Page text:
Dear all, need to pick your brilliant brains again :)
Would this blurb on the back cover entice you? Naturally, Kenny is designing something to portray all the authors' names as well as part of the back cover. Please comment on what you like about the blurb, and which sentences you would change. Are the sypnoses of some of the stories compelling enough to make you pick up the book? Should I change them?
A youth is imprisoned in a swinging crate above the ground, the first obstacle in a Chinese box of puzzles he has to solve.
A 15th century boy meets the Angel of Death.
An attractive nurse accepts an indecent proposal.
A football gambling addict is captured by his creditors and made to go through a ‘Payback Chamber’.
14 different authors from Malaysia, US, Australia, New Zealand, UK and Switzerland come together to weave you 16 diabolically entertaining tales. Every tale has a twist, and every twist, a tale. See if you can spot the ending coming.
Praise for Dark City
"Why you should read this book: It's really good, that's why.”
The Malay Mail
“….Wow, what a read (Dark City) turned out to be….” Borneo Post
Thursday, March 29, 2007
Saturday, March 24, 2007
Finally, it's Lydia's and my turn.
It was lovely to meet everyone again - Sharon, Eric, Kenny, Spiffy, Chet etc. And I can honestly now say I've met the great Kak Teh! Oh her birthday too. Yes, Kak Teh came all the way from England. There were some new faces as well, like Esther (did I get your name right?), who is doing an assignment on us bloggers.
She asked me, "Can one improve one's English by writing blogs?"
I said, "One can certainly improve one's writing. But your English has to be good to begin with, and that can only come from reading a lot of good English books. There are some blogs written in totally atrocious language!"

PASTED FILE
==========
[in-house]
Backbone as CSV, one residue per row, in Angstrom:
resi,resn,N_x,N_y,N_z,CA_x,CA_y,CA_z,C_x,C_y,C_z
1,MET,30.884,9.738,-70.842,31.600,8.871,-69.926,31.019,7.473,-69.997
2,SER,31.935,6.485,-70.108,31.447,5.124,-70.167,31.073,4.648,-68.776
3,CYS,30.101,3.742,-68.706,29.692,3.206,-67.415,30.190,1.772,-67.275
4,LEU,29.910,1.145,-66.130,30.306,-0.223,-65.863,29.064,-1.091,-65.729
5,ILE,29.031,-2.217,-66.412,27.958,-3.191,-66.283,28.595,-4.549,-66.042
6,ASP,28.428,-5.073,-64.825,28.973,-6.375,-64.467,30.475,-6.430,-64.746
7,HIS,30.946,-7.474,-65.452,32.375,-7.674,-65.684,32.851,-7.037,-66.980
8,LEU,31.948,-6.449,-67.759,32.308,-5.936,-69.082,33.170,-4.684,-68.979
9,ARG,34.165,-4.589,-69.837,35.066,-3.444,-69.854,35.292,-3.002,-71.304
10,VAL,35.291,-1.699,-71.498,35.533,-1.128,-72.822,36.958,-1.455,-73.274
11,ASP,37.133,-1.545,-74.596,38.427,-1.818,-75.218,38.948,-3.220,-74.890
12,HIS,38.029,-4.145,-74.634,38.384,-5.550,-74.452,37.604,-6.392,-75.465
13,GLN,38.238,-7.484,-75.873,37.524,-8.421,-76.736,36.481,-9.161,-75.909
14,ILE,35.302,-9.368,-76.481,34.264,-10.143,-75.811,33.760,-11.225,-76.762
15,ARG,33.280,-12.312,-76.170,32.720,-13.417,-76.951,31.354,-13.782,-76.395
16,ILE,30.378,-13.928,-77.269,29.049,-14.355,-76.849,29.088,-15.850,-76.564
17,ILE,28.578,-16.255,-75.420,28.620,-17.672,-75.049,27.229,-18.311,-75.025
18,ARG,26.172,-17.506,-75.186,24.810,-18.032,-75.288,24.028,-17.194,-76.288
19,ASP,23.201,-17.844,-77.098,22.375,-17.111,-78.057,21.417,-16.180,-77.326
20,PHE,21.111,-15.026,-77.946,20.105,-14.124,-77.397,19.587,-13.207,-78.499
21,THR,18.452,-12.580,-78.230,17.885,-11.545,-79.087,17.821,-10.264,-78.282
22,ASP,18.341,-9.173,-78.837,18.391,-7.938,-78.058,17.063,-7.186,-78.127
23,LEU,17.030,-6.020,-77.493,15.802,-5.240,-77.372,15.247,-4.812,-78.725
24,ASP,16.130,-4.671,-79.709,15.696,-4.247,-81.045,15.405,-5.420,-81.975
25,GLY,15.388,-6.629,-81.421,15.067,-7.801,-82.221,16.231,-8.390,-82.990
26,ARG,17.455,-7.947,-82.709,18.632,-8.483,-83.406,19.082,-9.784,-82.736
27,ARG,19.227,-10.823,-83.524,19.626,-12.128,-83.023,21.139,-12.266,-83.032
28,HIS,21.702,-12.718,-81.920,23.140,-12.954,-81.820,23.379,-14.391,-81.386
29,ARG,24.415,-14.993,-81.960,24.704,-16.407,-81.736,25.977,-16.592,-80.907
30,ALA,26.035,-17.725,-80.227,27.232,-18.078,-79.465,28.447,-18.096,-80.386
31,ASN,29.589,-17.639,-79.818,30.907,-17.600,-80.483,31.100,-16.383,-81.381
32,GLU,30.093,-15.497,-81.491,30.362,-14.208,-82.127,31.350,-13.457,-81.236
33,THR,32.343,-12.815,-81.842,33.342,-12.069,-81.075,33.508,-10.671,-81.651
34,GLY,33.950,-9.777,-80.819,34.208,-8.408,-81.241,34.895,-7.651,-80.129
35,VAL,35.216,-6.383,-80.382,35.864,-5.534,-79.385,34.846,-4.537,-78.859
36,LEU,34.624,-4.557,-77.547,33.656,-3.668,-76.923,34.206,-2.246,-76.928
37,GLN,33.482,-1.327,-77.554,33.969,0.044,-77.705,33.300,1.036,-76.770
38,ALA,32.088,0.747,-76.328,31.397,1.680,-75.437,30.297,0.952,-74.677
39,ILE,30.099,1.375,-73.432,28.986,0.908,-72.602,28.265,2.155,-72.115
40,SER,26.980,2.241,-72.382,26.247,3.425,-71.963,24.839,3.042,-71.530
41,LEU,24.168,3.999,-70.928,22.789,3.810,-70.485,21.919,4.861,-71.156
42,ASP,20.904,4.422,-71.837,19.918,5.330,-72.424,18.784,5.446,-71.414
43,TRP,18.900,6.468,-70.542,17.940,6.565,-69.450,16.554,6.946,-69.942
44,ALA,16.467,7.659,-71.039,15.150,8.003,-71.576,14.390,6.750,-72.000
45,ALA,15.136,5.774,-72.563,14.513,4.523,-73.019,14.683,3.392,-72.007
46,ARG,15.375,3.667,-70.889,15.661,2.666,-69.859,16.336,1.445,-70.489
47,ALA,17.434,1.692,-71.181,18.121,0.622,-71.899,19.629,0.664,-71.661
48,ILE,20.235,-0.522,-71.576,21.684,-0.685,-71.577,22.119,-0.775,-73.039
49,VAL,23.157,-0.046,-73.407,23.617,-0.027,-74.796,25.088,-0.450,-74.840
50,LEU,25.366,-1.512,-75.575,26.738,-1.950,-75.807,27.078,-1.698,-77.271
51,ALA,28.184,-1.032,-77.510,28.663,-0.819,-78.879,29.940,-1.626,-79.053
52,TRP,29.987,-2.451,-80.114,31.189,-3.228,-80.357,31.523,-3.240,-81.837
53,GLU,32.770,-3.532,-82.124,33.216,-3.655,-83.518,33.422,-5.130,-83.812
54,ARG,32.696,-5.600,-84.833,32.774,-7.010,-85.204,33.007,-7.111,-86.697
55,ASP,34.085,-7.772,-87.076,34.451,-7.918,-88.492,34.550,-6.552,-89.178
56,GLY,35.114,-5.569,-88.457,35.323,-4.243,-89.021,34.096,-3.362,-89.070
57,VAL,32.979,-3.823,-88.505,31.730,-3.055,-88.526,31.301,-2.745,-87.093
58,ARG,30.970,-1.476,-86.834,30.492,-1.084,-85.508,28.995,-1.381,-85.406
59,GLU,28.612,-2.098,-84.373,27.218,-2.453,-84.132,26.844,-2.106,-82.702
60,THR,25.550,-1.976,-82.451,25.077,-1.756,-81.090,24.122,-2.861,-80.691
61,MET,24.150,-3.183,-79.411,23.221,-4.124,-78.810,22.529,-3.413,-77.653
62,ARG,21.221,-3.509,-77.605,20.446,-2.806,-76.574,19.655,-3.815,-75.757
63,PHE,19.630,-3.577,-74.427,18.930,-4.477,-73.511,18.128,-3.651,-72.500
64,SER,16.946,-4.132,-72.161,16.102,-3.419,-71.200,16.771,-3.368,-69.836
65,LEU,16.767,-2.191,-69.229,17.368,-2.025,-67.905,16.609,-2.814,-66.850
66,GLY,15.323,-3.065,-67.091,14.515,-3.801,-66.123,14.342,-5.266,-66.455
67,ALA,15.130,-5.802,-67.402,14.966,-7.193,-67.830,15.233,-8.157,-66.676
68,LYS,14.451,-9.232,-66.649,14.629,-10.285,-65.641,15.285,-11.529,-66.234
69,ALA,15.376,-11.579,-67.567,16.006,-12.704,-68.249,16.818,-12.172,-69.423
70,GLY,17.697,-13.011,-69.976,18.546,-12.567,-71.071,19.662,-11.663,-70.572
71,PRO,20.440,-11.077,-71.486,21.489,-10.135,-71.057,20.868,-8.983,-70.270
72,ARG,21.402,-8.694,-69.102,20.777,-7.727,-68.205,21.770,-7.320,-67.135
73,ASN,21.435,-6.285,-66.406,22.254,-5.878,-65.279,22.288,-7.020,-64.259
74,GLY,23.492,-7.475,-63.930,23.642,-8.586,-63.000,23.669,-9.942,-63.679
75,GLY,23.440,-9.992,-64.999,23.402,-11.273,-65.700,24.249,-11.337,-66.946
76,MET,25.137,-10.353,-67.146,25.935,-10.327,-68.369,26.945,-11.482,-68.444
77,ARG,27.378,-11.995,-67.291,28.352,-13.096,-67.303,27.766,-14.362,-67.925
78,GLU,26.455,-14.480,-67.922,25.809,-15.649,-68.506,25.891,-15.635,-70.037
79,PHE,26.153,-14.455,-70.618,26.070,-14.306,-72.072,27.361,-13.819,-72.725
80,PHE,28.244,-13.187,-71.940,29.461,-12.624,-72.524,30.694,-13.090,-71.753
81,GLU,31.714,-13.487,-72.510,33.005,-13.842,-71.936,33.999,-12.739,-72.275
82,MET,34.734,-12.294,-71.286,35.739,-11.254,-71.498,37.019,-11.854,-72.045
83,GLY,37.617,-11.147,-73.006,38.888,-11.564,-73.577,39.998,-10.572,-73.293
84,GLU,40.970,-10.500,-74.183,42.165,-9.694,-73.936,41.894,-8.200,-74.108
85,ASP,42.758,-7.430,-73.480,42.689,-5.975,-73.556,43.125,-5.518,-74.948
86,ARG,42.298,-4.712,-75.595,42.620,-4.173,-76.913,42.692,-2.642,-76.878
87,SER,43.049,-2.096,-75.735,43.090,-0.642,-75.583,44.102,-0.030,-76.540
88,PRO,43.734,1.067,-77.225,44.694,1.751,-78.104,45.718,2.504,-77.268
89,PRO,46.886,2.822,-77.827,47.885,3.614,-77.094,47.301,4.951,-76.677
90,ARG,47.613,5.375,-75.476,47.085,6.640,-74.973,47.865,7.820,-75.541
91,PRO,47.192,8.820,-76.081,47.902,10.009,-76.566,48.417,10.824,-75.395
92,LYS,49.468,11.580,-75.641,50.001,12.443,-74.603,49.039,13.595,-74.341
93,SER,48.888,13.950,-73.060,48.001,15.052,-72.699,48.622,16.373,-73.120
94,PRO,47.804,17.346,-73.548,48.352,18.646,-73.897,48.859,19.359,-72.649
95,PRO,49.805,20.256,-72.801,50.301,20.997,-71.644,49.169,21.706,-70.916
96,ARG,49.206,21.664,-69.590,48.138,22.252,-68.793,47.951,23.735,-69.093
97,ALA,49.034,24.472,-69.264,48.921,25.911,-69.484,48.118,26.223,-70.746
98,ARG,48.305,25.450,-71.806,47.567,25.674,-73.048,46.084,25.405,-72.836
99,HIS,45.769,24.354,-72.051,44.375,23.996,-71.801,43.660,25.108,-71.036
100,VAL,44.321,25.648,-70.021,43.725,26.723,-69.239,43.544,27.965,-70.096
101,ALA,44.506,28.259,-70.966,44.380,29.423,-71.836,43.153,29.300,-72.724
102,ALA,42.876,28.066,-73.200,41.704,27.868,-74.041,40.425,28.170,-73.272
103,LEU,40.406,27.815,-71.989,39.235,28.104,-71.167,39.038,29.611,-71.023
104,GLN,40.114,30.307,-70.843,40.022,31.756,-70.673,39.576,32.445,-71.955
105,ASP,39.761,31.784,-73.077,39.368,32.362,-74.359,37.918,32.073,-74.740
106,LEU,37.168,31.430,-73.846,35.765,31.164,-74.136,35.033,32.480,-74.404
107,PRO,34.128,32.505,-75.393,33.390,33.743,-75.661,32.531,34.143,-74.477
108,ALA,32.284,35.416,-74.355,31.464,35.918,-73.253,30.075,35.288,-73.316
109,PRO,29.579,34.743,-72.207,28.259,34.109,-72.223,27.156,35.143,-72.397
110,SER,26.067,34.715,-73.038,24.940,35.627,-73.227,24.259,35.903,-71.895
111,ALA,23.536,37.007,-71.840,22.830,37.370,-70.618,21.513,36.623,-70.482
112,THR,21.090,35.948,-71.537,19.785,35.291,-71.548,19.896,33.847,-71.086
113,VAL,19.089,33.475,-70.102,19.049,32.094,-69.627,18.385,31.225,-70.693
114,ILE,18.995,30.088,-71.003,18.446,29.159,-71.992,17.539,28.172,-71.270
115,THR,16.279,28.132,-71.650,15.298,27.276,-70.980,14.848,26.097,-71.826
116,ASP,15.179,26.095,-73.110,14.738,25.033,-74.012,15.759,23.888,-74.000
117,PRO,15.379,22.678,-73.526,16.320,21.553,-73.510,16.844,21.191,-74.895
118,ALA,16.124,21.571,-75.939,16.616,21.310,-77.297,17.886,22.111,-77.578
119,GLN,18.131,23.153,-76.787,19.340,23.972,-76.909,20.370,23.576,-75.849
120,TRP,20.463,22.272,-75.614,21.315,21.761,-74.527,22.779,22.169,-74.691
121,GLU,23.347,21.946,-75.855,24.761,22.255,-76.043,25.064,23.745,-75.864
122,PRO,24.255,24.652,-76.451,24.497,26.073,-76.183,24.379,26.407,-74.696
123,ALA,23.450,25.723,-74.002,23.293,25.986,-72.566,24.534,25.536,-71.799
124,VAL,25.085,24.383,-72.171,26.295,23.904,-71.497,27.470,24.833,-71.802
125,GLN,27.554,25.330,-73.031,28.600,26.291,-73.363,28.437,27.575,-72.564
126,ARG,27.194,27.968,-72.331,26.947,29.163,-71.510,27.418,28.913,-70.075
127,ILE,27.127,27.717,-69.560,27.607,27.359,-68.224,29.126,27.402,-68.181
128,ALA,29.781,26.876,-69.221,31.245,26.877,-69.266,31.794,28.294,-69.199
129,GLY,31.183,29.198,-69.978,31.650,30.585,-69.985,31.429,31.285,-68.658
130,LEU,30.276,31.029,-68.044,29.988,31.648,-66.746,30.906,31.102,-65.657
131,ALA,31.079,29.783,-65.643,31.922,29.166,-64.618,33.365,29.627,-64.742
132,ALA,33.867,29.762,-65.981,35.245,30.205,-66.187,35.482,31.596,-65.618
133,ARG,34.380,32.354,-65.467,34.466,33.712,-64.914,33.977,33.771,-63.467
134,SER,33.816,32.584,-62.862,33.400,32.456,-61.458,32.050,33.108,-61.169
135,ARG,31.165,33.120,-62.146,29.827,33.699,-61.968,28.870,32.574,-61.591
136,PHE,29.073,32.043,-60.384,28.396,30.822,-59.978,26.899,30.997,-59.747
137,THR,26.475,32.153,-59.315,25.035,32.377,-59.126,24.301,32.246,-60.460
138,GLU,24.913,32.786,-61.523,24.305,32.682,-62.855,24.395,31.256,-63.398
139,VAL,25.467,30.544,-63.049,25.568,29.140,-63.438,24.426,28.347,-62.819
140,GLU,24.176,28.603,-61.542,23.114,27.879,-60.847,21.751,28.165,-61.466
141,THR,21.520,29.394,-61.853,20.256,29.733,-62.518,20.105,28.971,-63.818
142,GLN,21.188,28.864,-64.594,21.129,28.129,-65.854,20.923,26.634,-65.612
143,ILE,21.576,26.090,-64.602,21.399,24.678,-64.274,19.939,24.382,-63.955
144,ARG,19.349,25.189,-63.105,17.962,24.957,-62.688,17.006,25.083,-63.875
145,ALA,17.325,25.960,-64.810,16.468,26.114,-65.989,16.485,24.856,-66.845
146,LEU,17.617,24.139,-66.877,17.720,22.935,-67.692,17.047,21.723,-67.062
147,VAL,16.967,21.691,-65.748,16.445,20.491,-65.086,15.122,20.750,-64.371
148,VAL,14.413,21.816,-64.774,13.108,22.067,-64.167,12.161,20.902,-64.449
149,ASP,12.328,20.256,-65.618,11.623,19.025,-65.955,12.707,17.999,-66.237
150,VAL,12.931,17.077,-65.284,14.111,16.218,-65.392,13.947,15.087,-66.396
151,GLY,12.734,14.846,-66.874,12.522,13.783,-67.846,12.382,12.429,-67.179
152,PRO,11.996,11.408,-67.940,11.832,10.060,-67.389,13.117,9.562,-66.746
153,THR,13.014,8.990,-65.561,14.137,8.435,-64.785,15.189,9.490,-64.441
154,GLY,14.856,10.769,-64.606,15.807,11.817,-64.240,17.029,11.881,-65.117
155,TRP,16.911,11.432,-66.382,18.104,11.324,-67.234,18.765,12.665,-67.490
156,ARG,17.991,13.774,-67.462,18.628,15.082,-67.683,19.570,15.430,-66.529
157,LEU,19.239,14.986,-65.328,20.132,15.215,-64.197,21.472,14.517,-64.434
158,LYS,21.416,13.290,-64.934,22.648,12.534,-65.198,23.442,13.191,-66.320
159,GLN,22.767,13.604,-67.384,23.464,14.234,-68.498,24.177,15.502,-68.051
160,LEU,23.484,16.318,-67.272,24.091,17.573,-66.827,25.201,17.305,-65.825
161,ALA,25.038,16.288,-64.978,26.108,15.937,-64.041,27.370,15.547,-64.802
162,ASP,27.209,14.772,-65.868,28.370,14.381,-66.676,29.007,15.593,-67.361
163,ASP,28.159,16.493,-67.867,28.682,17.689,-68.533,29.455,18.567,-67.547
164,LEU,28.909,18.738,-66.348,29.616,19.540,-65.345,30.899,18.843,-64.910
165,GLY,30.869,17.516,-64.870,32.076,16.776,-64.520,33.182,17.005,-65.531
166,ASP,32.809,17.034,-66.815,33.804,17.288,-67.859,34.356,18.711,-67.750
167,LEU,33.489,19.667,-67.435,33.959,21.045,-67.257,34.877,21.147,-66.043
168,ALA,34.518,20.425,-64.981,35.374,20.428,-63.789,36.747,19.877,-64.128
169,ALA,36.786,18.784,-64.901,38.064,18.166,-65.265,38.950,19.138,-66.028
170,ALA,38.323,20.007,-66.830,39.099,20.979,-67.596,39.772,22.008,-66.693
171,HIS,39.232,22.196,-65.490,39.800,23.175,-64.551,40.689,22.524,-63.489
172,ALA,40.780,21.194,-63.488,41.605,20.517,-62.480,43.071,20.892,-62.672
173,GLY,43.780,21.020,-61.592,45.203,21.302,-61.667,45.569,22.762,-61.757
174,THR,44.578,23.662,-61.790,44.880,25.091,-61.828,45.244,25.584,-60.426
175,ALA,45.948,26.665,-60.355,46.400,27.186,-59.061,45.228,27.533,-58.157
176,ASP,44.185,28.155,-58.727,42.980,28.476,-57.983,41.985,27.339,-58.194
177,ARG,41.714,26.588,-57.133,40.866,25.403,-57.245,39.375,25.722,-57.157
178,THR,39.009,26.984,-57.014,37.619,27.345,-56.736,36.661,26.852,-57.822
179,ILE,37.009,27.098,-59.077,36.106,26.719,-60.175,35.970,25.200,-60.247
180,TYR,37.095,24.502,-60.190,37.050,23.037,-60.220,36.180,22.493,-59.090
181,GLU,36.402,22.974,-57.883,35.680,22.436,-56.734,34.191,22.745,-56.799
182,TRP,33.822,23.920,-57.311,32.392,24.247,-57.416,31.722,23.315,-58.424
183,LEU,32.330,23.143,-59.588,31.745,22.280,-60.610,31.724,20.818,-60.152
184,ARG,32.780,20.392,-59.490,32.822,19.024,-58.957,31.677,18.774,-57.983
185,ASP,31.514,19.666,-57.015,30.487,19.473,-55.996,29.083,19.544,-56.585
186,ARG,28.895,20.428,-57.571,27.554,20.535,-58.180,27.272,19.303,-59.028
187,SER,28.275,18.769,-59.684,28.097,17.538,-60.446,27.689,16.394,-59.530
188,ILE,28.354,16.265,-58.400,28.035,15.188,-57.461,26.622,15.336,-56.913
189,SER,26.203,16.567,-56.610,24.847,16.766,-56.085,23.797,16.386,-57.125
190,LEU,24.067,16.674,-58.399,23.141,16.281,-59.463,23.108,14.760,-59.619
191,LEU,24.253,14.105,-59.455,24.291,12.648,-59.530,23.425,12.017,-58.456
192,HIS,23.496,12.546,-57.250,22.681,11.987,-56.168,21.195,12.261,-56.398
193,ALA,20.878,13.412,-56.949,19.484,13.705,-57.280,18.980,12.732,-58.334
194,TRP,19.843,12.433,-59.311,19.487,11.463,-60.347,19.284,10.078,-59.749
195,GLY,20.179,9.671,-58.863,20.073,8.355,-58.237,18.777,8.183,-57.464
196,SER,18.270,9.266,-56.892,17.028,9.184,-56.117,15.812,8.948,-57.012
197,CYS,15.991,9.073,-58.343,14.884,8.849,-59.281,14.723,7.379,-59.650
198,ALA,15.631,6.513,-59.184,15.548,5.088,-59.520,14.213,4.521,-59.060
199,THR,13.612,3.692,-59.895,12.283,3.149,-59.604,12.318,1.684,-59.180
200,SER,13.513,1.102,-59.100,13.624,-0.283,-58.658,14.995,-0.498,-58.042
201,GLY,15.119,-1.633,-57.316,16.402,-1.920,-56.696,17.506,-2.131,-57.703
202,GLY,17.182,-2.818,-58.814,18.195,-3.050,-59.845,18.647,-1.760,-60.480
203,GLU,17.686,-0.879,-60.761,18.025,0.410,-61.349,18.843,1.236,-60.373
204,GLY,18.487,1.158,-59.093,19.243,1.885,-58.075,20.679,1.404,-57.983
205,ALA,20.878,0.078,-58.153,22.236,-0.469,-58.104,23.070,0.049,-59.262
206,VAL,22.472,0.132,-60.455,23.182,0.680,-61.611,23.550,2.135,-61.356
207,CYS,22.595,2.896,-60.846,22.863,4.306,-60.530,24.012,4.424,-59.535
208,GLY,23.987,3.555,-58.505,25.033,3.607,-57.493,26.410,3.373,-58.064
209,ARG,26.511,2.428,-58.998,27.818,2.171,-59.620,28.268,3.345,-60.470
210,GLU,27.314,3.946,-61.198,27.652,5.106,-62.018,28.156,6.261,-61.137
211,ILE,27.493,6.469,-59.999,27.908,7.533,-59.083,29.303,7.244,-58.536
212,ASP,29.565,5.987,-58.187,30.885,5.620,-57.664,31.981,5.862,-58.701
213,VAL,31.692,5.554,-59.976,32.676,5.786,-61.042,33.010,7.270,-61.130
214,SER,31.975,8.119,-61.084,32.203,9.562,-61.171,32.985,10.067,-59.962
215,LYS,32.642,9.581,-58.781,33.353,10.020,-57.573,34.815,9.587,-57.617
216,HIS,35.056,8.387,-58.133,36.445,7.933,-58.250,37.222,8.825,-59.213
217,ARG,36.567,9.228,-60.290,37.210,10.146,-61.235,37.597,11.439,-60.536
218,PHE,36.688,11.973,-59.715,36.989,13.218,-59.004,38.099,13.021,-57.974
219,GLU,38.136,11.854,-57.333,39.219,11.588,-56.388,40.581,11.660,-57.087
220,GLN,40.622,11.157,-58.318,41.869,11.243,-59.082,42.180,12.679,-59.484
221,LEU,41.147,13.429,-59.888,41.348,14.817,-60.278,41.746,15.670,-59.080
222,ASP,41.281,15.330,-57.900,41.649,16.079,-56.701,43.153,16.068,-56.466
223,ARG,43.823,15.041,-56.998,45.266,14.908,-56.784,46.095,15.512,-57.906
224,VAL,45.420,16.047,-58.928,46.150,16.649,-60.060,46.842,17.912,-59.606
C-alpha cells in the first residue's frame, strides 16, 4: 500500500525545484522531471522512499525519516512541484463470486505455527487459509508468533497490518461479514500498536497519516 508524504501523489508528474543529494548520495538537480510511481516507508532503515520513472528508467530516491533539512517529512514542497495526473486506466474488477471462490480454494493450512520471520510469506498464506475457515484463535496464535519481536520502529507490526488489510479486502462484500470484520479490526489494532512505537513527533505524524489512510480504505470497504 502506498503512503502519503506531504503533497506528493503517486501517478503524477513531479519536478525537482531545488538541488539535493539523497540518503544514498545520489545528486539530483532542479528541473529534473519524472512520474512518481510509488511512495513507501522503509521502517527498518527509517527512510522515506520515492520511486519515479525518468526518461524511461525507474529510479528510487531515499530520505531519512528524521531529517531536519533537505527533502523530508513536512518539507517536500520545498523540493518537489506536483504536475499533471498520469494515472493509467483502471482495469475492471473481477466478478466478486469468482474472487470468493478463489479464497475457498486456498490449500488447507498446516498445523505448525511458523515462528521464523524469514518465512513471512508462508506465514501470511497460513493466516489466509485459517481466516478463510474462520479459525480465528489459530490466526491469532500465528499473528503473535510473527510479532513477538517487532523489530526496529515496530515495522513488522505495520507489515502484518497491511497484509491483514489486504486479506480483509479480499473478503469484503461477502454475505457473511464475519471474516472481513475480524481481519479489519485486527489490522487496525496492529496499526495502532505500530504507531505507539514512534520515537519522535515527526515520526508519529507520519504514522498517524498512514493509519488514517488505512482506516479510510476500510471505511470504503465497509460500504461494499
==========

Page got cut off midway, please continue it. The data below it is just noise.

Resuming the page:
Kenny introduced Lydia, who spoke about writing Honk and its success so far. It's gone into 2nd edition printing. Congrats! I spoke mostly about editing and the common mistakes I find writers making, such as:
1. not reading the instructions carefully when submitting for a writing competition
2. telling too much, not showing
3. inability to take criticism, and hence, improve.
I spoke about the 55 odd entries for Dark City 2, and how I wrote back to each and every one of the writers, thanking them, praising them on what they're good at, and critiquing what they're less good at, and showing them how to make their stories better. Everyone wrote back thanking me for my critique, whether or not their stories made the final cut, except for 2. And I know I've hurt these 2 writers, that they were not able to take my criticism.
But criticism is a part of a writer's life.
I in turn have been criticised many times. Sometimes publicly in national newspapers with circulations of over 1 million. I have also been praised many times. It comes with the territory. If you're a writer, you
will have to take both sides of the coin.
I also have been guilty of every sin a writer can commit. I tell sometimes, not show. I use big words for a children's book. My chapter titles are horrible. I am too verbose. Sometimes people can see the ending coming a mile away. Some of the stories are not exciting enough.